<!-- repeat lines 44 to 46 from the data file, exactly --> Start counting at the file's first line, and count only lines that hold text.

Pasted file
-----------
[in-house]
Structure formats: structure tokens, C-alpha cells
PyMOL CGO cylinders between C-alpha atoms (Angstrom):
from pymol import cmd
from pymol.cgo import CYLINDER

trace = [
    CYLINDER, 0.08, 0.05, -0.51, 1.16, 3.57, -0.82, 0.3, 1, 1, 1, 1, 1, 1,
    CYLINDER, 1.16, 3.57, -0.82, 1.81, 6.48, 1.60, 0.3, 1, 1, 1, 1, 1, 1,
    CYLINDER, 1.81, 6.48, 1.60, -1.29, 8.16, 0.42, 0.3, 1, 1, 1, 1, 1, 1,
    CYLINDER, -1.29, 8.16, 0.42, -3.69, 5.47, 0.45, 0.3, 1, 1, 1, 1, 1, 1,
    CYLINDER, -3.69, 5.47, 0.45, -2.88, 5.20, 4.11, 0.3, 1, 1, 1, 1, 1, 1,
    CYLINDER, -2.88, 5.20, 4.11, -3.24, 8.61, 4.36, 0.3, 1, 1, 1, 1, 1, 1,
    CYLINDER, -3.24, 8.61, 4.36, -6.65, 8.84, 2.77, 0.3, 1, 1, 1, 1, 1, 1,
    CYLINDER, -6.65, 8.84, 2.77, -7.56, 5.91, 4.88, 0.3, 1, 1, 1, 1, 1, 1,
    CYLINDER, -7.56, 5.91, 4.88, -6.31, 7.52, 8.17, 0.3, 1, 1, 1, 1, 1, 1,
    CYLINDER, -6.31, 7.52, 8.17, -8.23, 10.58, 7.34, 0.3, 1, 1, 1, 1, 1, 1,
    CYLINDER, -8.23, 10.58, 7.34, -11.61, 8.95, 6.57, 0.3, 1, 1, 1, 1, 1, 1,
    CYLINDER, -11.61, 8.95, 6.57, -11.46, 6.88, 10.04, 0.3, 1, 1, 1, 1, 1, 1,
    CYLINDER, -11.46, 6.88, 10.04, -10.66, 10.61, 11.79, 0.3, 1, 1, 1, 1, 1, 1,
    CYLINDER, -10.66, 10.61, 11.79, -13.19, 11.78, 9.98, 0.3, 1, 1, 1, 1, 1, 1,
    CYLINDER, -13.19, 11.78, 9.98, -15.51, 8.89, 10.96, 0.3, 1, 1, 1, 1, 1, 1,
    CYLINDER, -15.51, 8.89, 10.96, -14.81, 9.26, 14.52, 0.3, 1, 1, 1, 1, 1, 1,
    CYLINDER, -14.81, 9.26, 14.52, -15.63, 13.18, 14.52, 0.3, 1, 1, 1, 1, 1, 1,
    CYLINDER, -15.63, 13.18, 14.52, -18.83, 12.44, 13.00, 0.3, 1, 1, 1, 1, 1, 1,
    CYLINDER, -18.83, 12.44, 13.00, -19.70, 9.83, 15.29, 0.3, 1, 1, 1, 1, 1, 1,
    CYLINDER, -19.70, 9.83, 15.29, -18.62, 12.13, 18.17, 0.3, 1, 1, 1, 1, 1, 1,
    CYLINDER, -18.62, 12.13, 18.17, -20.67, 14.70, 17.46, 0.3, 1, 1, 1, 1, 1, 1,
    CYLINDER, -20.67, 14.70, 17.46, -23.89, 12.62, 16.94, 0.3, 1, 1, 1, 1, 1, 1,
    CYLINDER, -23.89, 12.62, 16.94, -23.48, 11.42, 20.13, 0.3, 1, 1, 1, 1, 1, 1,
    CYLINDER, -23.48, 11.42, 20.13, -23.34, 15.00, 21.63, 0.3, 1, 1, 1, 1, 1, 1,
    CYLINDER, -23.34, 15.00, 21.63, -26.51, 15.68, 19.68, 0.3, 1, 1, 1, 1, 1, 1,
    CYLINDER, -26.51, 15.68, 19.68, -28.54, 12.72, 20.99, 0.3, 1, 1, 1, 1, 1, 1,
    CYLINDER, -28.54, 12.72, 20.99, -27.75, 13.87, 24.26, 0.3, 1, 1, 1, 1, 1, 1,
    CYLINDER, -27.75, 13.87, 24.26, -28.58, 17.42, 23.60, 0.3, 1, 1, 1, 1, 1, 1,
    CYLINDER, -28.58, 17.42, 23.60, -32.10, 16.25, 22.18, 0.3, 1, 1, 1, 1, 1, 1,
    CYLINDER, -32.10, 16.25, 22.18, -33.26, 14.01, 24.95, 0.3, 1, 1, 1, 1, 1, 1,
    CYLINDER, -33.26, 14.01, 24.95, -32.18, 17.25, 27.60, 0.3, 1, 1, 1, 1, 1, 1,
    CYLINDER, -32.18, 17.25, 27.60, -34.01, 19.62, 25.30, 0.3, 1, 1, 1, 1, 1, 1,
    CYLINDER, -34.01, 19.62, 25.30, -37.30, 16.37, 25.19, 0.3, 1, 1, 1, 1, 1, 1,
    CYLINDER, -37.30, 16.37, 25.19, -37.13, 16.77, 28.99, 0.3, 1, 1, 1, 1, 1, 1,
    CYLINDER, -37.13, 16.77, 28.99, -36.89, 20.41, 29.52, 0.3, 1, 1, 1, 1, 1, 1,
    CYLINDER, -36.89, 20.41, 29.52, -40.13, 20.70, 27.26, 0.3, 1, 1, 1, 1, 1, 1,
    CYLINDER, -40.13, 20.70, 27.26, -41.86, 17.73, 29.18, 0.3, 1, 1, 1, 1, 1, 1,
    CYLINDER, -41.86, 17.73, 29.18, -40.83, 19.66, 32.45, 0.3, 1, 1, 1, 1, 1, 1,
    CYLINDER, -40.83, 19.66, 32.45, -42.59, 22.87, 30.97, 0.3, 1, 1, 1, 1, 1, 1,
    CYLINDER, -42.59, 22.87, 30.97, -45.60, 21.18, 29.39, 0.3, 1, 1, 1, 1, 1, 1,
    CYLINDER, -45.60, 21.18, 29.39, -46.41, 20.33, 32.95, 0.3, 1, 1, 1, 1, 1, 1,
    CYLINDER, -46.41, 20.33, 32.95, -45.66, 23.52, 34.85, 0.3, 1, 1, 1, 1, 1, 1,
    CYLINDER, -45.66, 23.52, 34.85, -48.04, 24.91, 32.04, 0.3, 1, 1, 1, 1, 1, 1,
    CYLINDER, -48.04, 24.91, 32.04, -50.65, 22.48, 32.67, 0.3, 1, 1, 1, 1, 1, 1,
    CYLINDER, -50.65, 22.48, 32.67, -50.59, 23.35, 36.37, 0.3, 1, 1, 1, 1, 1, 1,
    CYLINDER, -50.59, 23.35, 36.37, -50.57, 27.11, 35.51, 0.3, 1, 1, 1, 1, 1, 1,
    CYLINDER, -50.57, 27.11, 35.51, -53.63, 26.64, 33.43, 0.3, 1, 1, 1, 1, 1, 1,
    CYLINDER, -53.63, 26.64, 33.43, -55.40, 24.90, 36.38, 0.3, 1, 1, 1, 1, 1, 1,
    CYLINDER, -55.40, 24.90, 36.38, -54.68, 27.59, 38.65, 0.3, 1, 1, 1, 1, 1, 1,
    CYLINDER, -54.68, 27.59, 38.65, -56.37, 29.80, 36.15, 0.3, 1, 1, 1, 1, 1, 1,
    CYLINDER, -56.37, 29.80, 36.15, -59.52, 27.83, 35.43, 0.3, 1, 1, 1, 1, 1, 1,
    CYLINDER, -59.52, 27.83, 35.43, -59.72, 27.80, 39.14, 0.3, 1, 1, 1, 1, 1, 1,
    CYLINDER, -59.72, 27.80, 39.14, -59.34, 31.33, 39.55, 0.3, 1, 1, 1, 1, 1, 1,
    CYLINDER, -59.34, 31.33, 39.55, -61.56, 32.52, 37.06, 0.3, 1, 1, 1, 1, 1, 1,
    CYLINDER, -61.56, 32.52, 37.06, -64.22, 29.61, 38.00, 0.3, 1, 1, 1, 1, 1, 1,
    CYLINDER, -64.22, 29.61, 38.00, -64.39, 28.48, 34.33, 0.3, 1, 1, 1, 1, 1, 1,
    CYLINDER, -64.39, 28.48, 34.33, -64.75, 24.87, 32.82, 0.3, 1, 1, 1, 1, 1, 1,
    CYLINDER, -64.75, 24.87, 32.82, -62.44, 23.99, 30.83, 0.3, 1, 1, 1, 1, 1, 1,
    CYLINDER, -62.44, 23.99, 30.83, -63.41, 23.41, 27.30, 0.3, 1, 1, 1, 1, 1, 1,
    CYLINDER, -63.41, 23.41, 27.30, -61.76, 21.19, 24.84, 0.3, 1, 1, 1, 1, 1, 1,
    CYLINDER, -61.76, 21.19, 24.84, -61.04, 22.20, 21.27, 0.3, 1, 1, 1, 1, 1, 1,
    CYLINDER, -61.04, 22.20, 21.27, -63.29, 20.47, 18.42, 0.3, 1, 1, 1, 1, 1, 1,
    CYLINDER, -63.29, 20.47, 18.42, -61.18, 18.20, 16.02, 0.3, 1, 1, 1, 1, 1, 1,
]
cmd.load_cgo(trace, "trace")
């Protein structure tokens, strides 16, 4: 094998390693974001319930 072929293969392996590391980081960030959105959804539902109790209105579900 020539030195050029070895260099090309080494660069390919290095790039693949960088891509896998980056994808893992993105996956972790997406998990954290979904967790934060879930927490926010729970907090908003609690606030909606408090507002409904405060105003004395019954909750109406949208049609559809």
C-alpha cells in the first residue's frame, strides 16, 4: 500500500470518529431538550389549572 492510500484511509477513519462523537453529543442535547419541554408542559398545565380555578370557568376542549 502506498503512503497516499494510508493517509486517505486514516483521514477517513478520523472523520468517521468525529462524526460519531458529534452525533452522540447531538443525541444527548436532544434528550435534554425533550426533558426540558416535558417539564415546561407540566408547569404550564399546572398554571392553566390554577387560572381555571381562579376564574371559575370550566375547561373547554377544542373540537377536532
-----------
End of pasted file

    CYLINDER, -41.86, 17.73, 29.18, -40.83, 19.66, 32.45, 0.3, 1, 1, 1, 1, 1, 1,
    CYLINDER, -40.83, 19.66, 32.45, -42.59, 22.87, 30.97, 0.3, 1, 1, 1, 1, 1, 1,
    CYLINDER, -42.59, 22.87, 30.97, -45.60, 21.18, 29.39, 0.3, 1, 1, 1, 1, 1, 1,